8/2/2014 12:01 A.M. ET
Harvey throws off mound for first time since surgery
By Tim Healey / MLB.com
NEW YORK -- Matt Harvey woke up Friday morning, and at long last it was August, the month the club marked as a general time frame for the injured ace to begin his throwing program. So he did.
The right-hander threw 15-20 pitches off a mound for the first time since undergoing Tommy John surgery last October, an effort Harvey described as "free and easy" and manager Terry Collins characterized at about 60 percent.
This marks the start of what is expected to be a two-month progression that should set Harvey up for a normal winter and Spring Training.
"It was fun to get back out there and do what I love doing," Harvey said. "It felt pretty normal, so it was definitely a big success."
Harvey's throwing program will begin "in earnest," as general manager Sandy Alderson put it, on Tuesday, when he heads to Port St. Lucie, Fla., to work out at the Mets' Spring Training facility. He'll throw off a mound again that day, then every four days, slowly building up his pitch count. Then comes tossing batting practice and facing some hitters.
"Then it's game time," Harvey said.
Game time, of course, doesn't mean he'll be back on the Citi Field mound this season. Harvey will stay in Florida through the end of September and potentially the first week of October participating in the Mets' Fall Instructional League, and Alderson said Harvey getting into one game in the Arizona Fall League is a possibility.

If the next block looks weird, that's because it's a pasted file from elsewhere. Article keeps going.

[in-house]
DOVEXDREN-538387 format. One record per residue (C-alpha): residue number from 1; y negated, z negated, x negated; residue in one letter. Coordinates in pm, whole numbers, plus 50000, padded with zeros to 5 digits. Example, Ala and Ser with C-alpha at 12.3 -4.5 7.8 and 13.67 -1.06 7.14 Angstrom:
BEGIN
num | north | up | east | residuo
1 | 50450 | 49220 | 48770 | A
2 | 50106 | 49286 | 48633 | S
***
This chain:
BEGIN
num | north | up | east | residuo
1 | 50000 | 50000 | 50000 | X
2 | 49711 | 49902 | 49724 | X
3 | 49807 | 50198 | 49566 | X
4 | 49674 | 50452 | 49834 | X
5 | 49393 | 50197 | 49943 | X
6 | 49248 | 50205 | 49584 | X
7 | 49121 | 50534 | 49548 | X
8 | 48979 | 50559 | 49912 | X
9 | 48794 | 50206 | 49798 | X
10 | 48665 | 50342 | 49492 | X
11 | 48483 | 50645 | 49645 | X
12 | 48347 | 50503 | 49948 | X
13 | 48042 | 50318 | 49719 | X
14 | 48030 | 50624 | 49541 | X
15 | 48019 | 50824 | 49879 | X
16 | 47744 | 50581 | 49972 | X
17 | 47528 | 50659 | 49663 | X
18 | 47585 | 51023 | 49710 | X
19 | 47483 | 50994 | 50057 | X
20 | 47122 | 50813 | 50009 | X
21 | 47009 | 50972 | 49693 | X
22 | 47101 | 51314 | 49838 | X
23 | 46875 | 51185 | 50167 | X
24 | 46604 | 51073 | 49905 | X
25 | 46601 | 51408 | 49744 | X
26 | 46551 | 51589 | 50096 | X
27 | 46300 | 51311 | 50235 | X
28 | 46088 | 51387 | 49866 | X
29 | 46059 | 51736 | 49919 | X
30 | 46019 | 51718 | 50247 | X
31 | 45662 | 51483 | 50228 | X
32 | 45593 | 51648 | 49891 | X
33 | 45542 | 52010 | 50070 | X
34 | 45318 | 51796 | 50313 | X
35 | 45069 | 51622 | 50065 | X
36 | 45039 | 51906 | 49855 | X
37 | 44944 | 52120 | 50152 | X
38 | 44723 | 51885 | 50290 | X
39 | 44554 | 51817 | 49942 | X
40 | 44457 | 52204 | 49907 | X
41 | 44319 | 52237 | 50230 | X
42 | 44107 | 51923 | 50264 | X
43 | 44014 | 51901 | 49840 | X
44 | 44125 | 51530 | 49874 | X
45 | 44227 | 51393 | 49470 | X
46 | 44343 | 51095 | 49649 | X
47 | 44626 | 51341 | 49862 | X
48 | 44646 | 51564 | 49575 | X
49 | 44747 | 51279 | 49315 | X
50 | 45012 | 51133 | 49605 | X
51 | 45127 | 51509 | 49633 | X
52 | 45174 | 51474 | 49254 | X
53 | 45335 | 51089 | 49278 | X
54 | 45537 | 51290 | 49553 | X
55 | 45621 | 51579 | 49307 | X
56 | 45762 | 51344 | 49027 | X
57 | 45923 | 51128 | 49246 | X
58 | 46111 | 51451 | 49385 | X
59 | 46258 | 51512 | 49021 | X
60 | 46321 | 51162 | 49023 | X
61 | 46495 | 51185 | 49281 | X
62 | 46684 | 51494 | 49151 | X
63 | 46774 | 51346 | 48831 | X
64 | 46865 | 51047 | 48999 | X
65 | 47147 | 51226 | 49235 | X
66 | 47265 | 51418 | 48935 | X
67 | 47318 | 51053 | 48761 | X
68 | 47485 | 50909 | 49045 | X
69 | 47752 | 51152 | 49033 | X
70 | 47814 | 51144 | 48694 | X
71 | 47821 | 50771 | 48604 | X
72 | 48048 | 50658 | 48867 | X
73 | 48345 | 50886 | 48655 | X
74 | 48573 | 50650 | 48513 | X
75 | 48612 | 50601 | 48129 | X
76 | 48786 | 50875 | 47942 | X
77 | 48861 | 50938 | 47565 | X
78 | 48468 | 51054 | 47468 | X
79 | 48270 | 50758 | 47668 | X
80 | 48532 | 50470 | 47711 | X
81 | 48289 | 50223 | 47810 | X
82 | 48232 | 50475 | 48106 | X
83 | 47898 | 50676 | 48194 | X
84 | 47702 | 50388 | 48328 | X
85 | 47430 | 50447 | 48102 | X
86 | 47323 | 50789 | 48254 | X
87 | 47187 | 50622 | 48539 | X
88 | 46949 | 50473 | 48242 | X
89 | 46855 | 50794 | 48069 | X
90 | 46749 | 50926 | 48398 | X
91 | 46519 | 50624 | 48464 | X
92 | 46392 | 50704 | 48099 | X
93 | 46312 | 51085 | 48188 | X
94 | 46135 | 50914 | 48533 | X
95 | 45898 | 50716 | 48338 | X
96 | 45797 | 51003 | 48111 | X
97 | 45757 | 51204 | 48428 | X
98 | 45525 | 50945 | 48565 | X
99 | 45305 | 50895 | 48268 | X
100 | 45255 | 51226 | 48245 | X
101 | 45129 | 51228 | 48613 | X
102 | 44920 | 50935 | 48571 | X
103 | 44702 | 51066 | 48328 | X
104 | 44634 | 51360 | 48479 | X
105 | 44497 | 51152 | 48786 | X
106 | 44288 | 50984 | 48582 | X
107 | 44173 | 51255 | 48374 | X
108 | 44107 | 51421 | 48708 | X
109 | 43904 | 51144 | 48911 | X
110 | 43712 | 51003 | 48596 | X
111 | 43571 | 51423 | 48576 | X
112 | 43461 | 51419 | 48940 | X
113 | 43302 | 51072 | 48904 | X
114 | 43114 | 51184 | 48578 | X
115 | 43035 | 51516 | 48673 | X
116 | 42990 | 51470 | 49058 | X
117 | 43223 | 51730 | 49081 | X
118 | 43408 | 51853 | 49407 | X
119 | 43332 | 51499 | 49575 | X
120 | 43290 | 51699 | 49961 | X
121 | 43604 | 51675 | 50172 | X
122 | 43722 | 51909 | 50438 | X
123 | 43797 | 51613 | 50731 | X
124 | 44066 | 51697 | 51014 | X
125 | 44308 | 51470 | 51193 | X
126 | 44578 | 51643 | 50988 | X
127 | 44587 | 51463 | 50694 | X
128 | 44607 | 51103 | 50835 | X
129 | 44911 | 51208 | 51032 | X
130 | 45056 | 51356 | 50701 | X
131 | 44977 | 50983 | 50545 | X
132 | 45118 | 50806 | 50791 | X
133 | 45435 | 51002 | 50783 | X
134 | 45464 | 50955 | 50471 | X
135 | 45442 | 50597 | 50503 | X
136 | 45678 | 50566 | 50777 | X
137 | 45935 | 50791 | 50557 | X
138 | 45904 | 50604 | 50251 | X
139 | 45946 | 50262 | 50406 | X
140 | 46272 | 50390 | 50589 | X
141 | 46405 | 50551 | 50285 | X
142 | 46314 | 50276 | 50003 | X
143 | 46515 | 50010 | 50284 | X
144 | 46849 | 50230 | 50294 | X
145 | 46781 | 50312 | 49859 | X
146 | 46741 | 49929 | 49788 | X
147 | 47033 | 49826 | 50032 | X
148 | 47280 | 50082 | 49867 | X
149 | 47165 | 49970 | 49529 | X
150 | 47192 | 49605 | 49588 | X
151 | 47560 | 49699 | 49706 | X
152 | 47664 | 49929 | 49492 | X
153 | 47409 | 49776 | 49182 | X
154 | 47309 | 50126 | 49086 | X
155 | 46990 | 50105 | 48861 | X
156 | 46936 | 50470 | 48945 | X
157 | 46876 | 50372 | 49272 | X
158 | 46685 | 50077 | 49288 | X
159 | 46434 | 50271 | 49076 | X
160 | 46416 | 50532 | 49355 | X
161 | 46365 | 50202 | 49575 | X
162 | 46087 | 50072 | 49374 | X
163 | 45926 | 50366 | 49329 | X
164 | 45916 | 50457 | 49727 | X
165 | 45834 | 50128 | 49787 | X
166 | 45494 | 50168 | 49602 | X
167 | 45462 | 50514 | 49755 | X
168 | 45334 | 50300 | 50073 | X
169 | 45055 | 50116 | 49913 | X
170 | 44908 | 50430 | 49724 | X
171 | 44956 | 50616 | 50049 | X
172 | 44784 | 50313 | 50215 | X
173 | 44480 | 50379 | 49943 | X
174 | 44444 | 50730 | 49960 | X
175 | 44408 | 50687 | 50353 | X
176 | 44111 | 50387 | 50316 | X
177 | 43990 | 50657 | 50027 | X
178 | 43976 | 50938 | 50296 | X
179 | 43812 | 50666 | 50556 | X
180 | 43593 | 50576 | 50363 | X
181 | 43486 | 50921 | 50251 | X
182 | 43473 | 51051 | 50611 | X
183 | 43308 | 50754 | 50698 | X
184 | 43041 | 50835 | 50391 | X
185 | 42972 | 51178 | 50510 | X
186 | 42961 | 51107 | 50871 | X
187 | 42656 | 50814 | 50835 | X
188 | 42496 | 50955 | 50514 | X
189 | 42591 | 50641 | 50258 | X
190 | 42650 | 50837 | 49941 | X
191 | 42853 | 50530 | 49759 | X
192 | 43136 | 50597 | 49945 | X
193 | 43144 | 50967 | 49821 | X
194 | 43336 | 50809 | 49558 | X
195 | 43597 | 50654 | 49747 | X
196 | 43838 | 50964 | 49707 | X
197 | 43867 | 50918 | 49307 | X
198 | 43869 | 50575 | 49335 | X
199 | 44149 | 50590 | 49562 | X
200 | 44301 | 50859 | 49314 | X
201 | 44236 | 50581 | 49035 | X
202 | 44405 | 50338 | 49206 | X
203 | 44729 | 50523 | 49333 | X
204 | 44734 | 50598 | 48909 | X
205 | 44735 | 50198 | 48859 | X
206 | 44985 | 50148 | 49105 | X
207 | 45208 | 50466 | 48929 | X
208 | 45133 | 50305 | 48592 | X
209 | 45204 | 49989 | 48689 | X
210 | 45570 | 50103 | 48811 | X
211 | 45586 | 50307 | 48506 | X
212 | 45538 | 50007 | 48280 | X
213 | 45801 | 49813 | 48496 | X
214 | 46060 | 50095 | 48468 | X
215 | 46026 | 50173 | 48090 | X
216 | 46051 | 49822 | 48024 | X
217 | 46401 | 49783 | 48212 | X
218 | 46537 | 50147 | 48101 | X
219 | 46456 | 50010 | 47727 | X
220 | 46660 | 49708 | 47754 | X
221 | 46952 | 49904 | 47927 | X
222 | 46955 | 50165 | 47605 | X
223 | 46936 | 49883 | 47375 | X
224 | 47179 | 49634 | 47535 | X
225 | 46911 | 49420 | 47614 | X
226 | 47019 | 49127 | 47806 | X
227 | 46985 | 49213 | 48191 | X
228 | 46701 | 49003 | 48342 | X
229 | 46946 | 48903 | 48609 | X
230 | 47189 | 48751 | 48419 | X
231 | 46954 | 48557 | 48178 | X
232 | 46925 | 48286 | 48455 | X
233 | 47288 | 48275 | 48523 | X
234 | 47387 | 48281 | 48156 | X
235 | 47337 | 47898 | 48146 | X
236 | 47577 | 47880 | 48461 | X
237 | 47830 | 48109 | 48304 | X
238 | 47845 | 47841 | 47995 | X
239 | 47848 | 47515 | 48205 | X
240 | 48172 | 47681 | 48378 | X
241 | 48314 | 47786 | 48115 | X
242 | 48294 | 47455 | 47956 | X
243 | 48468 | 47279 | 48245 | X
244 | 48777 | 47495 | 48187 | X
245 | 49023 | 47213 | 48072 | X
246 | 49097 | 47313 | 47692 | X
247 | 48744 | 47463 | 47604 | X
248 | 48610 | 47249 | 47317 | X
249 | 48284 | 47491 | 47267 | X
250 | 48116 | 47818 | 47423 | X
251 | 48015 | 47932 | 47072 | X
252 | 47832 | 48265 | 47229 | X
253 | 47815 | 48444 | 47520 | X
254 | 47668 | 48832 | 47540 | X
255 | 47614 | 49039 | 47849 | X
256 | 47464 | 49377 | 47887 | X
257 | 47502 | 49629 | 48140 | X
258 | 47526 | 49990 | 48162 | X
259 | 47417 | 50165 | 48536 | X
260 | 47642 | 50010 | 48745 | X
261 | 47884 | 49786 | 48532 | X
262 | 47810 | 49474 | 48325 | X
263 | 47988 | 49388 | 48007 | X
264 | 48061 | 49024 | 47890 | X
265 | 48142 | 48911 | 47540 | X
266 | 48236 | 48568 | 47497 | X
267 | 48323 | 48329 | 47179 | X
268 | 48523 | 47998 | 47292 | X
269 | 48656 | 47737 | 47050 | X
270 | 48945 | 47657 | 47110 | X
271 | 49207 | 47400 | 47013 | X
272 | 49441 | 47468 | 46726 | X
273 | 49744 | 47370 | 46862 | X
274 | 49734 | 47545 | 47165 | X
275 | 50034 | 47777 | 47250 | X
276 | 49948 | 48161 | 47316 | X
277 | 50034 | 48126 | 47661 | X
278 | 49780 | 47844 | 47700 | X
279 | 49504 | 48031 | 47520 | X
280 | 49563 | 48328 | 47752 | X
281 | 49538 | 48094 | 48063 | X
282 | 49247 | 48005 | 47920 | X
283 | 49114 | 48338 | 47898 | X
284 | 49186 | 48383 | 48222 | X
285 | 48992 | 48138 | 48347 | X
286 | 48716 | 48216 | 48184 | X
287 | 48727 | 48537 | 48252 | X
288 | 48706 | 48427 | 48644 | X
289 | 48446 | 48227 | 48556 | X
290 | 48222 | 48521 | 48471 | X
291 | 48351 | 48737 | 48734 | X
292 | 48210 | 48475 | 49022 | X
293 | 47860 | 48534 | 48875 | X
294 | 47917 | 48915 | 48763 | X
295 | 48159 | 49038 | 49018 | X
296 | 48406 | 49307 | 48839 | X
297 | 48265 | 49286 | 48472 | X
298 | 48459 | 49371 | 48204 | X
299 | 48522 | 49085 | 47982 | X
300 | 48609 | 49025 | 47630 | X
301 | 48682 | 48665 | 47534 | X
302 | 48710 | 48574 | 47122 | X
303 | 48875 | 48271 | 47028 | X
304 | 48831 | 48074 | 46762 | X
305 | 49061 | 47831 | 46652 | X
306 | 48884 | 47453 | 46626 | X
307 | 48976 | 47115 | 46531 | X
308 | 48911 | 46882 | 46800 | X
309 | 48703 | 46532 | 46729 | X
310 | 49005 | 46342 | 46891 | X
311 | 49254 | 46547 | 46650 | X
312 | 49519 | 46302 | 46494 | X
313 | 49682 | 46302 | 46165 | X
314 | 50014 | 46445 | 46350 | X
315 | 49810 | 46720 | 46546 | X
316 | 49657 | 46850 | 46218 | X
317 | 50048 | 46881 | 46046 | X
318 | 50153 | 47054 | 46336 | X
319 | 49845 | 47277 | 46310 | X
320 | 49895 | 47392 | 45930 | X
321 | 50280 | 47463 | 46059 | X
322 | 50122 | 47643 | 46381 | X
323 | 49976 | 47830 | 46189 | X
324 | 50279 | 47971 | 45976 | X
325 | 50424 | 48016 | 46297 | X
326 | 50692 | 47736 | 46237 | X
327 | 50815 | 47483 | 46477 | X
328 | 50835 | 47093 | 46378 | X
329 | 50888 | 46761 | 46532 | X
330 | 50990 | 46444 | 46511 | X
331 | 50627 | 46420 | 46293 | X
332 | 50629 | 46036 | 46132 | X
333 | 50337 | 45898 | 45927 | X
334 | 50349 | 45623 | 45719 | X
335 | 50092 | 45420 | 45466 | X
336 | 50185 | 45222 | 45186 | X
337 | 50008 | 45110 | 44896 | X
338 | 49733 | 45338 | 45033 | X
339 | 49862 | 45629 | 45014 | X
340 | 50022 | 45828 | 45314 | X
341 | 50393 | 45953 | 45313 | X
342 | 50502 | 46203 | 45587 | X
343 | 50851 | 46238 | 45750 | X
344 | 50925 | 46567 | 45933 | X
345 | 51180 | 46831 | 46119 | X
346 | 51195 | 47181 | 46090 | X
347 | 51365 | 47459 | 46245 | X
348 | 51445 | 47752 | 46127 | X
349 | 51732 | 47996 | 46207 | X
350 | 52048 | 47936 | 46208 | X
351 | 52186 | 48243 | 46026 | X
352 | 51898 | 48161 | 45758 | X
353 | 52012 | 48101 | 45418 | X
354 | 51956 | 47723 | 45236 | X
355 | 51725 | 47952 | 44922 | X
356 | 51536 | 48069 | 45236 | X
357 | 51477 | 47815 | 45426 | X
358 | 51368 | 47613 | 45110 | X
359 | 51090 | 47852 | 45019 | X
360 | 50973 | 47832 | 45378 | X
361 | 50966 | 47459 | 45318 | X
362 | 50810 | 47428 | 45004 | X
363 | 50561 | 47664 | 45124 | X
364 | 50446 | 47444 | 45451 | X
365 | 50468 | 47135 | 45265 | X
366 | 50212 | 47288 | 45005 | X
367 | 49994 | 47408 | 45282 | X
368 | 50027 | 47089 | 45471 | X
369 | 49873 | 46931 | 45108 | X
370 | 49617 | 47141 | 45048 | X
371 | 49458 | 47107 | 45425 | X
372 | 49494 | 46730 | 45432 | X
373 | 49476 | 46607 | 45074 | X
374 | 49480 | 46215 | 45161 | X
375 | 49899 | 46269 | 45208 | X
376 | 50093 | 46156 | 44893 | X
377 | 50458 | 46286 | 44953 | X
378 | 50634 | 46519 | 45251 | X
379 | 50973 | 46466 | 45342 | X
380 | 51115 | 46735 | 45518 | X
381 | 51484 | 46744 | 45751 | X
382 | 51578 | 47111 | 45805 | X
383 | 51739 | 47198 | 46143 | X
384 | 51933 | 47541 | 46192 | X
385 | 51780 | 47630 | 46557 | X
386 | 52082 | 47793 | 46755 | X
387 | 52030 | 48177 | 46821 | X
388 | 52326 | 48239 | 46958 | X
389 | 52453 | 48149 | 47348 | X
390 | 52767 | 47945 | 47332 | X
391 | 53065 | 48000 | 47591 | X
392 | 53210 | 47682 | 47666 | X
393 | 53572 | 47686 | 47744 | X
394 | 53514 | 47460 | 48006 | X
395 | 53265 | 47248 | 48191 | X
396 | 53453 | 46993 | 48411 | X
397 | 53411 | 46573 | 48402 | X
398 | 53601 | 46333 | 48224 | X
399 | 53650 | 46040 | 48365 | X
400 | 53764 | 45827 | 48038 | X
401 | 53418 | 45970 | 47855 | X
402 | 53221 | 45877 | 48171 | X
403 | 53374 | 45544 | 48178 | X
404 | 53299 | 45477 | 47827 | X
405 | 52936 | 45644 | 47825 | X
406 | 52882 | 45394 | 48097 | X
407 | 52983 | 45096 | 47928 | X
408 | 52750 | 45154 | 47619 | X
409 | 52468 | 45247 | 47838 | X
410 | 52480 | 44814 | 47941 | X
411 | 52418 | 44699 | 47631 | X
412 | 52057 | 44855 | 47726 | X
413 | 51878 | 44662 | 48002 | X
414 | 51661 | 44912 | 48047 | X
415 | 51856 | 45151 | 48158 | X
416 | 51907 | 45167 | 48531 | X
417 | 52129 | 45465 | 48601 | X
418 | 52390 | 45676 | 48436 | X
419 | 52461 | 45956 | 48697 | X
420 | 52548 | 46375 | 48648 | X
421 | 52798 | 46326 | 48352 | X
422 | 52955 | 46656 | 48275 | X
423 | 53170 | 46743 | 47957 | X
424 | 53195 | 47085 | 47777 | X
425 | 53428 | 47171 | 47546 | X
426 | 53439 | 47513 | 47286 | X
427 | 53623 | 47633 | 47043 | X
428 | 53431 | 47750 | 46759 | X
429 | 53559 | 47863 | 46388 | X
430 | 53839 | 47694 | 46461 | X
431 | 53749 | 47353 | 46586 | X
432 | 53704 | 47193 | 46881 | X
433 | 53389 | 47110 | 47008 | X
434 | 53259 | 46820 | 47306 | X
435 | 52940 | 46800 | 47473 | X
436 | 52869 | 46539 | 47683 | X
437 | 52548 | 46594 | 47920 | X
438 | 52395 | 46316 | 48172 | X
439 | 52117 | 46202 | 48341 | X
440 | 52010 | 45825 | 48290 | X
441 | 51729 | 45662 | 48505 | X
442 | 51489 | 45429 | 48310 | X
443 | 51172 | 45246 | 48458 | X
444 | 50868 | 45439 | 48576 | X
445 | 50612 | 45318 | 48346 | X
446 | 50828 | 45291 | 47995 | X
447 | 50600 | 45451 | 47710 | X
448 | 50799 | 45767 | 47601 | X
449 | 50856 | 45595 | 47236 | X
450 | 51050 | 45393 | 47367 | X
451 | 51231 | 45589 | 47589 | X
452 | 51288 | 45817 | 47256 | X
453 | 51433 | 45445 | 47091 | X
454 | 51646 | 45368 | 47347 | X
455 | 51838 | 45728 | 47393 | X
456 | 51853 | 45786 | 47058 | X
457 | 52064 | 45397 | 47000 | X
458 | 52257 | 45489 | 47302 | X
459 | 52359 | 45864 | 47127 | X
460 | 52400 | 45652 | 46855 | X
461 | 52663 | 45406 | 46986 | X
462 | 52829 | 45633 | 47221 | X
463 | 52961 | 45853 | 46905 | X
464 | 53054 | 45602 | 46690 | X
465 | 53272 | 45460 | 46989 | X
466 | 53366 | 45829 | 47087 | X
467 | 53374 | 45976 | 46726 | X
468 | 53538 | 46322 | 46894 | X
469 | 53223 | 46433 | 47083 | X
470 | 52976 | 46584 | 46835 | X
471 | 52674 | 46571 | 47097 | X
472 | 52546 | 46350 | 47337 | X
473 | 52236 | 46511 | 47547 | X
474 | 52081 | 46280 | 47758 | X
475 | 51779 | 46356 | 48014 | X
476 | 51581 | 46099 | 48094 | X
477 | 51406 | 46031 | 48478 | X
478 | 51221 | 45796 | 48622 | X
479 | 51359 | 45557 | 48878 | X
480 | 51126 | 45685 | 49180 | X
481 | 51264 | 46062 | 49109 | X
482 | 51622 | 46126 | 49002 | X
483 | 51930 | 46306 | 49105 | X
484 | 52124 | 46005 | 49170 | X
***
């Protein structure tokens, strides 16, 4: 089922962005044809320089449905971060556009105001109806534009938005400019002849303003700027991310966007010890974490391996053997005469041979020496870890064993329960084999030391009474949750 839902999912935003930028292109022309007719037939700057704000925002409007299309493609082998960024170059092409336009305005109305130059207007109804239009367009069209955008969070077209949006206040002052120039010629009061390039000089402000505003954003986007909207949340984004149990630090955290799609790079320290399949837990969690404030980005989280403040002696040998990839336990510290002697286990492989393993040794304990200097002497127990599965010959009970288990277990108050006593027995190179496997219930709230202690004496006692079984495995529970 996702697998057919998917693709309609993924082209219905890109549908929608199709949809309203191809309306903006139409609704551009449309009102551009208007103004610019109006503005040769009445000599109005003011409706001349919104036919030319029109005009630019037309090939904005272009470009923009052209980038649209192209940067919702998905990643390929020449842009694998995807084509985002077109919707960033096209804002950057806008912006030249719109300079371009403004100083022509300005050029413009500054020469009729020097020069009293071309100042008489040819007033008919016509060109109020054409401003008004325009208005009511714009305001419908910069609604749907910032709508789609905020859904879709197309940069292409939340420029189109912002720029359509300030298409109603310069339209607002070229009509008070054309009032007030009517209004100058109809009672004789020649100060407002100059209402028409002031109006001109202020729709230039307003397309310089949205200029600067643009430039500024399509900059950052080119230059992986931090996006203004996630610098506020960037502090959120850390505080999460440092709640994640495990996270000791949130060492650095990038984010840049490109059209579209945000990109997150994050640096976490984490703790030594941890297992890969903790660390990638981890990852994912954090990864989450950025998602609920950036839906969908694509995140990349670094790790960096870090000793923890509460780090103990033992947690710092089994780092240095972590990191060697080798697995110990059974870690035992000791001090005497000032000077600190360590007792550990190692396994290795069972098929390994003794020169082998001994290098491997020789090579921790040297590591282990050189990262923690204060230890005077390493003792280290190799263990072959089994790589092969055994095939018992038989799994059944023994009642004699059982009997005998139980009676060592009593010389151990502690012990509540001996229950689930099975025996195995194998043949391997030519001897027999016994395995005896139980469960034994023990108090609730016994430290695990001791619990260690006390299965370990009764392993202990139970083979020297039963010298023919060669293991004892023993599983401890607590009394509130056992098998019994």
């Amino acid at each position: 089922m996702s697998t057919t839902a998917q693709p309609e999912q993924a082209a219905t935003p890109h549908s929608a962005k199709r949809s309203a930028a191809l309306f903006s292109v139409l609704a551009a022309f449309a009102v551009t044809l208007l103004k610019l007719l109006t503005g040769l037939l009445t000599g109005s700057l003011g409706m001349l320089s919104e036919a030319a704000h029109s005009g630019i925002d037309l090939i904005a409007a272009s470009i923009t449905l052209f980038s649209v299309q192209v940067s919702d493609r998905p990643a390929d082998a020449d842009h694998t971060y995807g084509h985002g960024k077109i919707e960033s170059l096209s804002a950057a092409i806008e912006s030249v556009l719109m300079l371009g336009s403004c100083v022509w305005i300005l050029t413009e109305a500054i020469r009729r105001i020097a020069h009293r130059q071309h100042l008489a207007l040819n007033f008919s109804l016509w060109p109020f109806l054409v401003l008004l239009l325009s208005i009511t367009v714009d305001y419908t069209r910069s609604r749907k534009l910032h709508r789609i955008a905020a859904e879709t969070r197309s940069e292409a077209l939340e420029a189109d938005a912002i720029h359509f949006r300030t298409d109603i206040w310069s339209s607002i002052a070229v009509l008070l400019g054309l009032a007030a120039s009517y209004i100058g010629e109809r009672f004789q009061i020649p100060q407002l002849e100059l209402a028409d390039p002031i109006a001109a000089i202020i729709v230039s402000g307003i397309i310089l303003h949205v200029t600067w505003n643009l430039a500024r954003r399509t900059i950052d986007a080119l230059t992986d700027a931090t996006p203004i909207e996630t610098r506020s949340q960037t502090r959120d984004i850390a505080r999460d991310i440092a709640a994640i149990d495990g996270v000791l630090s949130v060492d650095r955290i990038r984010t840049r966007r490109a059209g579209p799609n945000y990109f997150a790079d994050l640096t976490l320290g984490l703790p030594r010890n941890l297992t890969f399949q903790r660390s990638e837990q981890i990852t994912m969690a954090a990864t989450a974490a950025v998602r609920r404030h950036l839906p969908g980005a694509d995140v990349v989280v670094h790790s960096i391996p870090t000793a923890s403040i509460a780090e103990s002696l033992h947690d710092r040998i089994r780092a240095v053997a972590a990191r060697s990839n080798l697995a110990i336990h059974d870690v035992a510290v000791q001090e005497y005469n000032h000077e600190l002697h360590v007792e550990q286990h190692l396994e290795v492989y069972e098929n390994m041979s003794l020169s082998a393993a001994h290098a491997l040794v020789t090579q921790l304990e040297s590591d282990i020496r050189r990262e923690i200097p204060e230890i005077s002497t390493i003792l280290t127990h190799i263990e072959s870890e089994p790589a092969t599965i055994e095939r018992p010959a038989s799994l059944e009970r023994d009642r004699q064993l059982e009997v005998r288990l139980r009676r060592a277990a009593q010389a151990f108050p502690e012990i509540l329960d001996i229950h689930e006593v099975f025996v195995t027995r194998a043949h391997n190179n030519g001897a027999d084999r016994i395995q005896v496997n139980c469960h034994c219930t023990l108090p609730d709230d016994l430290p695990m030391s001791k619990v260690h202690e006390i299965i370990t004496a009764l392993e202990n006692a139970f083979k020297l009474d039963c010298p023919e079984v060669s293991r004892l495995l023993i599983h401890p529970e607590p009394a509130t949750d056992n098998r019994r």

"There are a lot of options that we have," namely the AFL, Alderson said. "I'm not sure that we'll need to exercise all of those."
Harvey playing in a winter league is not on the table right now, nor is him seeing any Major League action, as far as Alderson is concerned. Harvey, who has maintained throughout the season his desire to see even one inning in the big leagues, left the door open a little more than Alderson did.
"Obviously, the hope and the idea is to make the playoff push, and hopefully in the next two months I can get ready for game action and possibly see what happens," Harvey said. "Obviously, I can't write myself into the lineup, but I think the goal is to be healthy this year and show I can have a normal offseason and prepare for a normal season."
Dice-K feels good after throwing off flat ground
NEW YORK -- Daisuke Matsuzaka threw on flat ground from about 60-75 feet at Citi Field on Friday without issue, a first step back from a sore right elbow that has kept him sidelined since July 25.
"No discomfort today," Matsuzaka said through a translator. "I felt fine."
The right-hander indicated he will throw from a greater distance Saturday, and if all goes well, a bullpen session sometime next week is likely.
He will be eligible to return Aug. 9 -- one week from Saturday -- and suggested he might not need to go on a Minor League rehab assignment.
"I think if I'm fine in the bullpen, I should be fine [without a rehab assignment], but we'll have to discuss that as we go along," Matsuzaka said. "We have to take it one step at a time, see how I feel, see how the team feels and go along with that. It's hard to say exactly how many bullpens."